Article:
The first and most important thing you should know about Paramount Pictures’ Thor is that it’s not a laughably corny comic book adaptation. Though you might find it hokey to hear a bunch of muscled heroes talk like British royalty while walking around the American Southwest in LARP garb director Kenneth Branagh has condensed vast Marvel mythology to make an accessible straightforward fantasy epic. Like most films of its ilk I’ve got some issues with its internal logic aesthetic and dialogue but the flaws didn’t keep me from having fun with this extra dimensional adventure.
Taking notes from fellow Avenger Iron Man the story begins with an enthralling event that takes place in a remote desert but quickly jumps back in time to tell the prologue which introduces the audience to the shining kingdom of Asgard and its various champions. Thor (Chris Hemsworth) son of Odin is heir to the throne but is an arrogant overeager and ill-tempered rogue whose aggressive antics threaten a shaky truce between his people and the frost giants of Jotunheim one of the universe’s many realms. Odin (played with aristocratic boldness by Anthony Hopkins) enraged by his son’s blatant disregard of his orders to forgo an assault on their enemies after they attempt to reclaim a powerful artifact banishes the boy to a life among the mortals of Earth leaving Asgard defenseless against the treachery of Loki his mischievous “other son” who’s always felt inferior to Thor. Powerless and confused the disgraced Prince finds unlikely allies in a trio of scientists (Natalie Portman Stellan Skarsgard and Kat Dennings) who help him reclaim his former glory and defend our world from total destruction.
Individually the make-up visual effects CGI production design and art direction are all wondrous to behold but when fused together to create larger-than-life set pieces and action sequences the collaborative result is often unharmonious. I’m not knocking the 3D presentation; unlike 2010’s genre counterpart Clash of the Titans the filmmakers had plenty of time to perfect the third dimension and there are only a few moments that make the decision to convert look like it was a bad one. It’s the unavoidable overload of visual trickery that’s to blame for the frost giants’ icy weaponized constructs and other hybrids of the production looking noticeably artificial. Though there’s some imagery to nitpick the same can’t be said of Thor’s thunderous sound design which is amped with enough wattage to power The Avengers’ headquarters for a century.
Chock full of nods to the comics the screenplay is both a strength and weakness for the film. The story is well sequenced giving the audience enough time between action scenes to grasp the characters motivations and the plot but there are tangential narrative threads that disrupt the focus of the film. Chief amongst them is the frost giants’ fore mentioned relic which is given lots of attention in the first act but has little effect on the outcome. In addition I felt that S.H.I.E.L.D. was nearly irrelevant this time around; other than introducing Jeremy Renner’s Hawkeye the secret security faction just gets in the way of the movie’s momentum.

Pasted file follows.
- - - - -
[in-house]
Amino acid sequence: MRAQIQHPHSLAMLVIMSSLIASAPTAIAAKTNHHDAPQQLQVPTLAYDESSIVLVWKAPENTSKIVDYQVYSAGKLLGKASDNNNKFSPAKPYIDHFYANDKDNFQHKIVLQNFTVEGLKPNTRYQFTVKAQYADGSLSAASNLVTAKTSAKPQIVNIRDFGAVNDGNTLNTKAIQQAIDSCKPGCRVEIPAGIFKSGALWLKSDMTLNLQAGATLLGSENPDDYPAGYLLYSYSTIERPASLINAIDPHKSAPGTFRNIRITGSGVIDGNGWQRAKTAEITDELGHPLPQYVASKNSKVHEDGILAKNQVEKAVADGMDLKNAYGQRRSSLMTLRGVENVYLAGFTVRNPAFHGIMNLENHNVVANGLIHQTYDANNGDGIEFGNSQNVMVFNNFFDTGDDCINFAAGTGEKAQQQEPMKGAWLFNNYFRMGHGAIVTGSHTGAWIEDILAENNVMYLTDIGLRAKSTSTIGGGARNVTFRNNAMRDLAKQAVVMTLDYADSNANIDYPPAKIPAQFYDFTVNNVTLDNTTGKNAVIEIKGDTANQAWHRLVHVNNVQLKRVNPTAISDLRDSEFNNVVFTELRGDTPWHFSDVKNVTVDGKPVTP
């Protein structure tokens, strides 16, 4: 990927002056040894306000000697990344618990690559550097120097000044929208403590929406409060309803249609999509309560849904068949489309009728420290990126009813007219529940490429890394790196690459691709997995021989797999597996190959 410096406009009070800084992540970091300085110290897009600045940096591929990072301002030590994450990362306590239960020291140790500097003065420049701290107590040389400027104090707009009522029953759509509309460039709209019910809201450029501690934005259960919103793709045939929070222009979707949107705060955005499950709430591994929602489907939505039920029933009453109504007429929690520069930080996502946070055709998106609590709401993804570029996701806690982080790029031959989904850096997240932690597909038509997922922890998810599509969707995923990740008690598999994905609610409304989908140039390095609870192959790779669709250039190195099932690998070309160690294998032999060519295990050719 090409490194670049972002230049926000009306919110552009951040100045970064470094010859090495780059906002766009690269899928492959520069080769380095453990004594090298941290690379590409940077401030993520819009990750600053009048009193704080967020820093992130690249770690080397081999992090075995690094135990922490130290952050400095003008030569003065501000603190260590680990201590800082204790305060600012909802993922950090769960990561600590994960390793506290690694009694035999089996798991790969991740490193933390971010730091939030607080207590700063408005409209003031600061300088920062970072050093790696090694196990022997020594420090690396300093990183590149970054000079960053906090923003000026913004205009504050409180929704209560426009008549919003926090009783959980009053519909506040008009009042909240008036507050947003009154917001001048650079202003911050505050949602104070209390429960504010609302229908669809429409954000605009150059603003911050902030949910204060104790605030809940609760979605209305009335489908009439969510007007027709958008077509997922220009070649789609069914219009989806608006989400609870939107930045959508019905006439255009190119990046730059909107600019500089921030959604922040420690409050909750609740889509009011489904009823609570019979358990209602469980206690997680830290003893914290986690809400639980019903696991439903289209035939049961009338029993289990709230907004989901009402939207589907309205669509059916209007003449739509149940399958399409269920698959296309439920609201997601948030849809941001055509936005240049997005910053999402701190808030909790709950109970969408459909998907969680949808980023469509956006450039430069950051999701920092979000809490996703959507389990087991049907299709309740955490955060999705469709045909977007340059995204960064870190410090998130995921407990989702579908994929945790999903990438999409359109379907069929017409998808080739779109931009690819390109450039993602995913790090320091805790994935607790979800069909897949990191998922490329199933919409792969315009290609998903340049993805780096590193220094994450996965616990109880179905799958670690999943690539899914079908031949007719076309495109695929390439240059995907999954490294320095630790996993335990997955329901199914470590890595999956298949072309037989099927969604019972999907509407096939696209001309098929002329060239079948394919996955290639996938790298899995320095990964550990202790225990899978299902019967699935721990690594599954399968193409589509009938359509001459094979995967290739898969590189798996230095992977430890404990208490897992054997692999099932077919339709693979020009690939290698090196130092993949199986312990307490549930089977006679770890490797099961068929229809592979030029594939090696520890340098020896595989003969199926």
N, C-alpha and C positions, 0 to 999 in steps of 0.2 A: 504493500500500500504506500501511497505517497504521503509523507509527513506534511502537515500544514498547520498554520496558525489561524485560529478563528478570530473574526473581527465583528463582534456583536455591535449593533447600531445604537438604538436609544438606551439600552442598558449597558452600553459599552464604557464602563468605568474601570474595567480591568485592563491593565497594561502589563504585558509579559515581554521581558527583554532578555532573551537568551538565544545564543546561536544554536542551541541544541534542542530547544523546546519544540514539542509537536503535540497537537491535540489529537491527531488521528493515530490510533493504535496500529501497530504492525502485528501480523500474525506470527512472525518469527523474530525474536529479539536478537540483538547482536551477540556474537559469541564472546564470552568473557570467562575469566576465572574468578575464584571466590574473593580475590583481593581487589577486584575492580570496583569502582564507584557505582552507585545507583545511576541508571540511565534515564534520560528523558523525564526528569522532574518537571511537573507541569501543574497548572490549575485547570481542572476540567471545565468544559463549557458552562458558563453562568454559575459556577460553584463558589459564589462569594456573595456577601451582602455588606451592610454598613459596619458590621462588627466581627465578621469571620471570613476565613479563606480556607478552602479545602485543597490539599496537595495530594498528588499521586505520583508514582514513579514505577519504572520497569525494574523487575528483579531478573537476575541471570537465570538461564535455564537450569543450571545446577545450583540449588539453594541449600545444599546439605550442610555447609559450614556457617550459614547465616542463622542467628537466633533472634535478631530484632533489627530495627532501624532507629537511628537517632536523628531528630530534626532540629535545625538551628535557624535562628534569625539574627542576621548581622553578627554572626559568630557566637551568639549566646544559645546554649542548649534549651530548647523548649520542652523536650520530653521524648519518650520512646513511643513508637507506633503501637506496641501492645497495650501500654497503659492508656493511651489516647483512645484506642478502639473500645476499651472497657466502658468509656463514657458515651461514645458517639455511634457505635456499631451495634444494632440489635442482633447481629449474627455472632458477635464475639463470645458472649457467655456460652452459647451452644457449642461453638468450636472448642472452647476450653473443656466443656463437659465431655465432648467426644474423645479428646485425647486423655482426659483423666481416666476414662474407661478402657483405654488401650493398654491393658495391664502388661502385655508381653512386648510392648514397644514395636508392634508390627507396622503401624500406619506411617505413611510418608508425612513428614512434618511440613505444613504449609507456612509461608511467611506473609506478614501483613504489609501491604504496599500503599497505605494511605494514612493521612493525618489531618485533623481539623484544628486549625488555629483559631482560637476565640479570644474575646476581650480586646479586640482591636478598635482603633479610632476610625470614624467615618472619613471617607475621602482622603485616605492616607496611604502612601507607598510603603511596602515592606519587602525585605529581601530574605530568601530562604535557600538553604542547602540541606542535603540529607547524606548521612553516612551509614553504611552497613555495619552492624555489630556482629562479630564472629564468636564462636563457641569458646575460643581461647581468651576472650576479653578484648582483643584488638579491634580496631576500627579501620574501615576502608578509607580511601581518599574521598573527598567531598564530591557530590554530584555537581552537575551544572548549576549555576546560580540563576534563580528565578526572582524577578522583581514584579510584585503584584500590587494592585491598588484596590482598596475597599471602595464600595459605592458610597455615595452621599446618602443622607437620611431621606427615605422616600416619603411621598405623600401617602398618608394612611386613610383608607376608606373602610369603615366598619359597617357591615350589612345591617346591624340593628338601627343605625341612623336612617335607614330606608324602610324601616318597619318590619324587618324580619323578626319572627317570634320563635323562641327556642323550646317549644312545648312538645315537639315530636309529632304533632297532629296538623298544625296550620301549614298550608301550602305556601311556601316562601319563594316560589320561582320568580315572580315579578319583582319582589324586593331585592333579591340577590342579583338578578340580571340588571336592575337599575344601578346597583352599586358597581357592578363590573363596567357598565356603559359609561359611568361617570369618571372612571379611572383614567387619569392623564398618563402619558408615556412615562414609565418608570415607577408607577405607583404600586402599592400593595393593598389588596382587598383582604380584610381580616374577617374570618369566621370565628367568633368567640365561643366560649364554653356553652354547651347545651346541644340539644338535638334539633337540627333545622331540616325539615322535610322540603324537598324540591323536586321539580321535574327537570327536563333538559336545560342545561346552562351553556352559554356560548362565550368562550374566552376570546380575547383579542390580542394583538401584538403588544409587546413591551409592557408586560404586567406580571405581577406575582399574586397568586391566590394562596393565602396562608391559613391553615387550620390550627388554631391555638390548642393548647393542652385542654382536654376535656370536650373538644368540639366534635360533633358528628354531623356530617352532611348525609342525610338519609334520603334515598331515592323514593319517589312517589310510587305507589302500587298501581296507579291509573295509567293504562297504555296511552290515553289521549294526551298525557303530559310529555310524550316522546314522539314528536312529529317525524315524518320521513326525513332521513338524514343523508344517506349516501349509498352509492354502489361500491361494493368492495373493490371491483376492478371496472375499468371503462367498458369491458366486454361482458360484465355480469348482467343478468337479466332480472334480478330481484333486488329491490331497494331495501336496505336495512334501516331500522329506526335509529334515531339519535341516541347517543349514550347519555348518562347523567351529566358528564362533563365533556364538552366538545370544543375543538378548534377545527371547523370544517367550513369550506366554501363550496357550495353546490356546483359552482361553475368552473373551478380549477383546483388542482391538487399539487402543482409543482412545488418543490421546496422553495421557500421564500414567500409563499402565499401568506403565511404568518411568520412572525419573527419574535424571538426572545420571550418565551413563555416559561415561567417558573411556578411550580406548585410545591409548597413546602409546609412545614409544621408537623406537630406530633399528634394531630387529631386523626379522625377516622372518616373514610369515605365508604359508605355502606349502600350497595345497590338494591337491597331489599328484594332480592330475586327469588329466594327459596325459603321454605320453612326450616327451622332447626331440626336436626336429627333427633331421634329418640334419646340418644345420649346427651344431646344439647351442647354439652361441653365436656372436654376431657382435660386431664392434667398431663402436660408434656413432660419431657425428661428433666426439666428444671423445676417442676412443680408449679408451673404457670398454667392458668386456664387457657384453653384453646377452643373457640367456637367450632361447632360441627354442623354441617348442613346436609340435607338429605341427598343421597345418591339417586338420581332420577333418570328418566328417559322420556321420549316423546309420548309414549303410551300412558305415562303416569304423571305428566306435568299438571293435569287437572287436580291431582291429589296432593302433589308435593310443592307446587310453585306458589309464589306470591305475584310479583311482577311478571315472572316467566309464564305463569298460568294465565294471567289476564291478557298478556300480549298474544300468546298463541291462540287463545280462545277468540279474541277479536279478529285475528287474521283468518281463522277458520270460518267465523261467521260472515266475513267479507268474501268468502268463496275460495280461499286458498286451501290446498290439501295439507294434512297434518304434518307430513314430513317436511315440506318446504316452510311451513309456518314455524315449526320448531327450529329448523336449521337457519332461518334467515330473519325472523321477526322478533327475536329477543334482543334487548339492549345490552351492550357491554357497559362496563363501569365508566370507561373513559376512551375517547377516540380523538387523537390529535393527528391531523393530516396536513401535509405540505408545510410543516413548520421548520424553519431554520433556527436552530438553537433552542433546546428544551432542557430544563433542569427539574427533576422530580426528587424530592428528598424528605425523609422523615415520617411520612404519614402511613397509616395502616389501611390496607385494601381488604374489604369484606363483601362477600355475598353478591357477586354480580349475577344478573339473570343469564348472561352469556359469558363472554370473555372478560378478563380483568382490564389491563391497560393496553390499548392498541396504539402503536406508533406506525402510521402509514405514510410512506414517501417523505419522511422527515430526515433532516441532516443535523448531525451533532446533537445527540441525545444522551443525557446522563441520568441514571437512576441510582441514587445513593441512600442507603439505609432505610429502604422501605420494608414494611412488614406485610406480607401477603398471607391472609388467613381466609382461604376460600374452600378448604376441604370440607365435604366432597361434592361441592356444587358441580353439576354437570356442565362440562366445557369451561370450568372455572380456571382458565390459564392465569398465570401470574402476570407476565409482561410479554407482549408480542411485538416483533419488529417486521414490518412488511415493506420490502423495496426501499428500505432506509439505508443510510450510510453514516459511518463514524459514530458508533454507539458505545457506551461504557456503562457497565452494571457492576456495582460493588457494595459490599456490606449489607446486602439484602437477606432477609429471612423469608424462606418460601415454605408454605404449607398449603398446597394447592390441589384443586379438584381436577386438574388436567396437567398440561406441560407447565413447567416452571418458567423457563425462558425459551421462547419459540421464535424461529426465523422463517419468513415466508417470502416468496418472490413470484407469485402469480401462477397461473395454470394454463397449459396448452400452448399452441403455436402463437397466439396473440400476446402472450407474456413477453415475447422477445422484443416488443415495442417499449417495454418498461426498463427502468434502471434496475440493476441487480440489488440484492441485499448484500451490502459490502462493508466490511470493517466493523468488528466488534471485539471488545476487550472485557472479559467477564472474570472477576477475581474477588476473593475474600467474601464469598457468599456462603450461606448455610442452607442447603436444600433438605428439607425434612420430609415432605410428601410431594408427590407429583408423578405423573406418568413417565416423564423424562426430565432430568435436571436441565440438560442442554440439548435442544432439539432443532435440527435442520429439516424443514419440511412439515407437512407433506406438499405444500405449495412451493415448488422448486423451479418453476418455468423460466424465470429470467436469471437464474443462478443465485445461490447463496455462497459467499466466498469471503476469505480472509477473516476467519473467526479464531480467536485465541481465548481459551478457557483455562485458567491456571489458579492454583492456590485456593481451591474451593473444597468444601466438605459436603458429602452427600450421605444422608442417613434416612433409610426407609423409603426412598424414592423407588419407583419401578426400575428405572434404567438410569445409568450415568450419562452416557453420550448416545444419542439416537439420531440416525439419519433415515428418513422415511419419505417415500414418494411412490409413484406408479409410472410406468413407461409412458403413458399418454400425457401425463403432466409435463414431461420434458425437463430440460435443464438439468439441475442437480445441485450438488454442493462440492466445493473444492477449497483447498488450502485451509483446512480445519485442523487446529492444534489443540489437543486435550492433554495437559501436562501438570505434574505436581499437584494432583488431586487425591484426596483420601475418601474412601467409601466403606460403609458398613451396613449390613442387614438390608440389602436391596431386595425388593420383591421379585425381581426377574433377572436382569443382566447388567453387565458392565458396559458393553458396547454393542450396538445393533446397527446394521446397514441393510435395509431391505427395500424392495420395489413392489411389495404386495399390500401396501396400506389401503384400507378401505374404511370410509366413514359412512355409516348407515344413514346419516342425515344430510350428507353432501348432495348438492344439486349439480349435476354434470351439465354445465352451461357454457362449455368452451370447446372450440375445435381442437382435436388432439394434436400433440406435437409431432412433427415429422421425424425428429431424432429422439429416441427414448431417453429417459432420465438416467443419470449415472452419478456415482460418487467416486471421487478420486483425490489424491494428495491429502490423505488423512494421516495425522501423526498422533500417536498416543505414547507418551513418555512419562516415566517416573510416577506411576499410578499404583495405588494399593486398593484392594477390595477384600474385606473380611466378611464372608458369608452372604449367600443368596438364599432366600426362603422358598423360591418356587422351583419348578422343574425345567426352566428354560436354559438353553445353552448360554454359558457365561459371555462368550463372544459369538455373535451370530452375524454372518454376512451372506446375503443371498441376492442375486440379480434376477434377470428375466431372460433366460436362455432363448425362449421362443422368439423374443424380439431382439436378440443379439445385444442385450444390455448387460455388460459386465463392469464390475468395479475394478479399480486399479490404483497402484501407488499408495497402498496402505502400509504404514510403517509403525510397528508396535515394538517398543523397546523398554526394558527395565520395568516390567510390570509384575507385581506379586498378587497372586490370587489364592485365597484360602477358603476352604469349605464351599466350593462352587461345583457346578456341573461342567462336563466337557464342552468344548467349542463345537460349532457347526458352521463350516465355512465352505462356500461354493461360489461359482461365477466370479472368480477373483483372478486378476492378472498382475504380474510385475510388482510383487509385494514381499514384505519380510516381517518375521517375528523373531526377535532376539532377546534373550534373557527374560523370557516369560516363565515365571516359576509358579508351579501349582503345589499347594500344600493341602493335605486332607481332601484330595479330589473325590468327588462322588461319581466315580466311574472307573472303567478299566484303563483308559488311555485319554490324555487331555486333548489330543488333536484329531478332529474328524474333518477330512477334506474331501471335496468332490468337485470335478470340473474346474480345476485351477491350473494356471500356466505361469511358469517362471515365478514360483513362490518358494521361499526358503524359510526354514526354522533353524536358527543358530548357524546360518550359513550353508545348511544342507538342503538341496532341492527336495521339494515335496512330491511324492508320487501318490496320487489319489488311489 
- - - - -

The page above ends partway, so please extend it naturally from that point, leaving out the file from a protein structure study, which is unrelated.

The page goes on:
While most of the comedy crashes and burns there are a few laughs to be found in the film. Most come from star Hemsworth’s charismatic portrayal of the God of Thunder. He plays up the stranger-in-a-strange-land aspect of the story with his cavalier but charming attitude and by breaking all rules of diner etiquette in a particularly funny scene with the scientists whose respective roles as love interest (Portman) friendly father figure (Skarsgaard) and POV character (Dennings) are ripped right out of a screenwriters handbook.
Though he handles the humorous moments without a problem Hemsworth struggles with some of the more dramatic scenes in the movie; the result of over-acting and too much time spent on the Australian soap opera Home and Away. Luckily he’s surrounded by a stellar supporting cast that fills the void. Most impressive is Tom Hiddleston who gives a truly humanistic performance as the jealous Loki. His arc steeped in Shakespearean tragedy (like Thor’s) drums up genuine sympathy that one rarely has for a comic book movie villain.
My grievances with the technical aspects of the production aside Branagh has succeeded in further exploring the Marvel Universe with a film that works both as a standalone superhero flick and as the next chapter in the story of The Avengers. Thor is very much a comic book film and doesn’t hide from the reputation that its predecessors have given the sub-genre or the tropes that define it. Balanced pretty evenly between “serious” and “silly ” its scope is large enough to please fans well versed in the source material but its tone is light enough to make it a mainstream hit.
Top Story: Sheen Praises Canada for Staying Out of War